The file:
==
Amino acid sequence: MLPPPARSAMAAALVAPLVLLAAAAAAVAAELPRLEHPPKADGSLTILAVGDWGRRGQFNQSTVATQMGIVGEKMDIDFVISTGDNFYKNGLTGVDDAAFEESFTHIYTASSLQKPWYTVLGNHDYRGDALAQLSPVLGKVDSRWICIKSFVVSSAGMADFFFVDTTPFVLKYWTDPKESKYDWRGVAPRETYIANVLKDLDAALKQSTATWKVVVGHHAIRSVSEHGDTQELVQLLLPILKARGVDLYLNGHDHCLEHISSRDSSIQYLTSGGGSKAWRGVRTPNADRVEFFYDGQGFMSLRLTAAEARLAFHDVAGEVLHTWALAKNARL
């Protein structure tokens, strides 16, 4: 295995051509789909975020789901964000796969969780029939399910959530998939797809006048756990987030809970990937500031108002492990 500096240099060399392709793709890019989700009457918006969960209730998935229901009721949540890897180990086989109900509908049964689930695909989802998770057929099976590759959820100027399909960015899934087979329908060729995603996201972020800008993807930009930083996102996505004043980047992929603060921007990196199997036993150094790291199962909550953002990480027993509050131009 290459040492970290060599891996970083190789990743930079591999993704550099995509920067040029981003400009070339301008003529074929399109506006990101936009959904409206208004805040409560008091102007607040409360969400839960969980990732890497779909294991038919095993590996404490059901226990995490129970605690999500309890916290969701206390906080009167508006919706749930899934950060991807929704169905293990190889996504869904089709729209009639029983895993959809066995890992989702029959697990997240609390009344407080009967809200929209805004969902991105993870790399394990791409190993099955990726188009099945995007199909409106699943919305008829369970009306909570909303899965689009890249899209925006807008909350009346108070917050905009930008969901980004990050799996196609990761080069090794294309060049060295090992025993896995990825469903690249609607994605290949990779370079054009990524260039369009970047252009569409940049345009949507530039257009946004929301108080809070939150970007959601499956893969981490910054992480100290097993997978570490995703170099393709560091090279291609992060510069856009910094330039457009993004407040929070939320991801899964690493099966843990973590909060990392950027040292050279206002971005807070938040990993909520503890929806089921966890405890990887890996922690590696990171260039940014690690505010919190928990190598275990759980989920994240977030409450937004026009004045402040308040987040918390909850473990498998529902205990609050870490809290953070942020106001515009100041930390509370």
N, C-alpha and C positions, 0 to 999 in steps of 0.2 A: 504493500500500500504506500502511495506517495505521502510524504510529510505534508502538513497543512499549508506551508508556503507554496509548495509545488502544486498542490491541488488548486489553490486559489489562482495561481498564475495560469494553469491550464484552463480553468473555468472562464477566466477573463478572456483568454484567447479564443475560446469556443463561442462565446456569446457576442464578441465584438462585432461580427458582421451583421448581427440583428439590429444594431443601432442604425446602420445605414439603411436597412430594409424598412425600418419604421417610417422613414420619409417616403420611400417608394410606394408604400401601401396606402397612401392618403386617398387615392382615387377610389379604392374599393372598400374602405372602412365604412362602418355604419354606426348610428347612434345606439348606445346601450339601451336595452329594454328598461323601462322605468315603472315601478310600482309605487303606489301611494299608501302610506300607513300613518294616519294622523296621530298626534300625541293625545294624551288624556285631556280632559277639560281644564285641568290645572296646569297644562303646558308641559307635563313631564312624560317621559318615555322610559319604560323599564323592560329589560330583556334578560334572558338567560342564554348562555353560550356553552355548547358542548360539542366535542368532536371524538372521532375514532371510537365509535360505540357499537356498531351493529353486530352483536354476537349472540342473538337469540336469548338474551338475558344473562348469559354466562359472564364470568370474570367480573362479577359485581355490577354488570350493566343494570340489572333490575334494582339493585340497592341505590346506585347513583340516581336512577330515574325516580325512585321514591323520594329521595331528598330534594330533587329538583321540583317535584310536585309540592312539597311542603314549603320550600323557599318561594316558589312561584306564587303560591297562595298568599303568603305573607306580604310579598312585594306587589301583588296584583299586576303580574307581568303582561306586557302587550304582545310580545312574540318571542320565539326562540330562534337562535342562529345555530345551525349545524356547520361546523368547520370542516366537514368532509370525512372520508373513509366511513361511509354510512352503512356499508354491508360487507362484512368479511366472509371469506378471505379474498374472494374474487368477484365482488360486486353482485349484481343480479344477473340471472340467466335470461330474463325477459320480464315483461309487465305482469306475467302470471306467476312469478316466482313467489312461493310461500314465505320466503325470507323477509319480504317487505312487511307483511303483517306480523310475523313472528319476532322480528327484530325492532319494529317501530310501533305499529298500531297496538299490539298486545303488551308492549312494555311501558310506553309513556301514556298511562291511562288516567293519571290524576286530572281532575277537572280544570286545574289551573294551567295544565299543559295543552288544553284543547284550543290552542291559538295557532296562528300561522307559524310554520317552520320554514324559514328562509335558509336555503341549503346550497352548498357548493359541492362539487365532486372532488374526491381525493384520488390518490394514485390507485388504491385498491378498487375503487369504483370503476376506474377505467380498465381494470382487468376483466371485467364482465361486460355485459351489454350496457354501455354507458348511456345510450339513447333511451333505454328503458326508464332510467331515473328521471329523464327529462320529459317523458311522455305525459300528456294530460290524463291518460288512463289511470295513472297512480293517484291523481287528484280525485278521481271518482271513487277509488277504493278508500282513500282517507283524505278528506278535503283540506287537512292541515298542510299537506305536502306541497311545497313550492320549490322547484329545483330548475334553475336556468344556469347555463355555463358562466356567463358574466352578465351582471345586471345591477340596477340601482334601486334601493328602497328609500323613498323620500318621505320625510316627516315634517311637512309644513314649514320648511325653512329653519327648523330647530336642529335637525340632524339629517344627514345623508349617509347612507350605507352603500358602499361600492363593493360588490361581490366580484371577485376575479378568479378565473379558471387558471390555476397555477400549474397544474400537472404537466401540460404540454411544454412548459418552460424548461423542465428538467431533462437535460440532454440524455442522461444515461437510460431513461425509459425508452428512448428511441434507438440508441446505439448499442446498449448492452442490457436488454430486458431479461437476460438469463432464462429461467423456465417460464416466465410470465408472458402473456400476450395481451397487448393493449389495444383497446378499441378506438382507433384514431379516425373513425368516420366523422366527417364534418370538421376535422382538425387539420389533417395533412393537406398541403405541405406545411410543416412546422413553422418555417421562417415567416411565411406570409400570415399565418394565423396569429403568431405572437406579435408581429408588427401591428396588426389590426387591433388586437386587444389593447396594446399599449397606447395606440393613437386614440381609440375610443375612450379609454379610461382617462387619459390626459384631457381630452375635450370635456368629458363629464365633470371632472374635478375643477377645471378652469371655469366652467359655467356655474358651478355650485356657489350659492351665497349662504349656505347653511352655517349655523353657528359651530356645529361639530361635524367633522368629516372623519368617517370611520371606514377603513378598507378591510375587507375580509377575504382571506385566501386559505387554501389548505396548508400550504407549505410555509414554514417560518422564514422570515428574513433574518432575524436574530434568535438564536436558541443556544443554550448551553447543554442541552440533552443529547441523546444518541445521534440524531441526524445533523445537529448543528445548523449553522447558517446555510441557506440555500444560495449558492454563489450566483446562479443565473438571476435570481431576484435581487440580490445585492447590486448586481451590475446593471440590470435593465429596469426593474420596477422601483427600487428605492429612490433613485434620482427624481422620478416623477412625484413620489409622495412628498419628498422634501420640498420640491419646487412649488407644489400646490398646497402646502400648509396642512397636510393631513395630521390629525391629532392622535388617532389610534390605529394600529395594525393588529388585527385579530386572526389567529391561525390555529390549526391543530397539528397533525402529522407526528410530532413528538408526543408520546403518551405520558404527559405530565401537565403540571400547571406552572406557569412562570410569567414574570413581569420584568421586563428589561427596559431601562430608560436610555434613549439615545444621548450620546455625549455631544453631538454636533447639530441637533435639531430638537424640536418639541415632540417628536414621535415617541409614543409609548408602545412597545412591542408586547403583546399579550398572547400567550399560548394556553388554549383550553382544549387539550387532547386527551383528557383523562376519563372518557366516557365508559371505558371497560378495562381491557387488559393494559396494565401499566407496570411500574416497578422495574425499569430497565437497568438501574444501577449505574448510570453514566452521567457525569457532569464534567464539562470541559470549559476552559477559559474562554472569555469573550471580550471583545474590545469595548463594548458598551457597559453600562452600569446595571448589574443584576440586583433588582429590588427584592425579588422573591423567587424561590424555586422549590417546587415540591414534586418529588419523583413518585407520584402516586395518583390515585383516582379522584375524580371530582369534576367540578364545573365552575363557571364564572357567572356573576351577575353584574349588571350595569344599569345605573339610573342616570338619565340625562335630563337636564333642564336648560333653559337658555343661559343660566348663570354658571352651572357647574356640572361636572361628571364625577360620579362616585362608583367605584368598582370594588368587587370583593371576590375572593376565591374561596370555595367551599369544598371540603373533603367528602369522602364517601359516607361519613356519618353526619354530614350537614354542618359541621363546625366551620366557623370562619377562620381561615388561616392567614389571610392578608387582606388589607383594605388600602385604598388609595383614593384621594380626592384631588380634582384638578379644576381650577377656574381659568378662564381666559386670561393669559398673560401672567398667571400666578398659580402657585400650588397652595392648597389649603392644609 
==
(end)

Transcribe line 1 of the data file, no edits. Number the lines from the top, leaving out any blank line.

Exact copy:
Amino acid sequence: MLPPPARSAMAAALVAPLVLLAAAAAAVAAELPRLEHPPKADGSLTILAVGDWGRRGQFNQSTVATQMGIVGEKMDIDFVISTGDNFYKNGLTGVDDAAFEESFTHIYTASSLQKPWYTVLGNHDYRGDALAQLSPVLGKVDSRWICIKSFVVSSAGMADFFFVDTTPFVLKYWTDPKESKYDWRGVAPRETYIANVLKDLDAALKQSTATWKVVVGHHAIRSVSEHGDTQELVQLLLPILKARGVDLYLNGHDHCLEHISSRDSSIQYLTSGGGSKAWRGVRTPNADRVEFFYDGQGFMSLRLTAAEARLAFHDVAGEVLHTWALAKNARL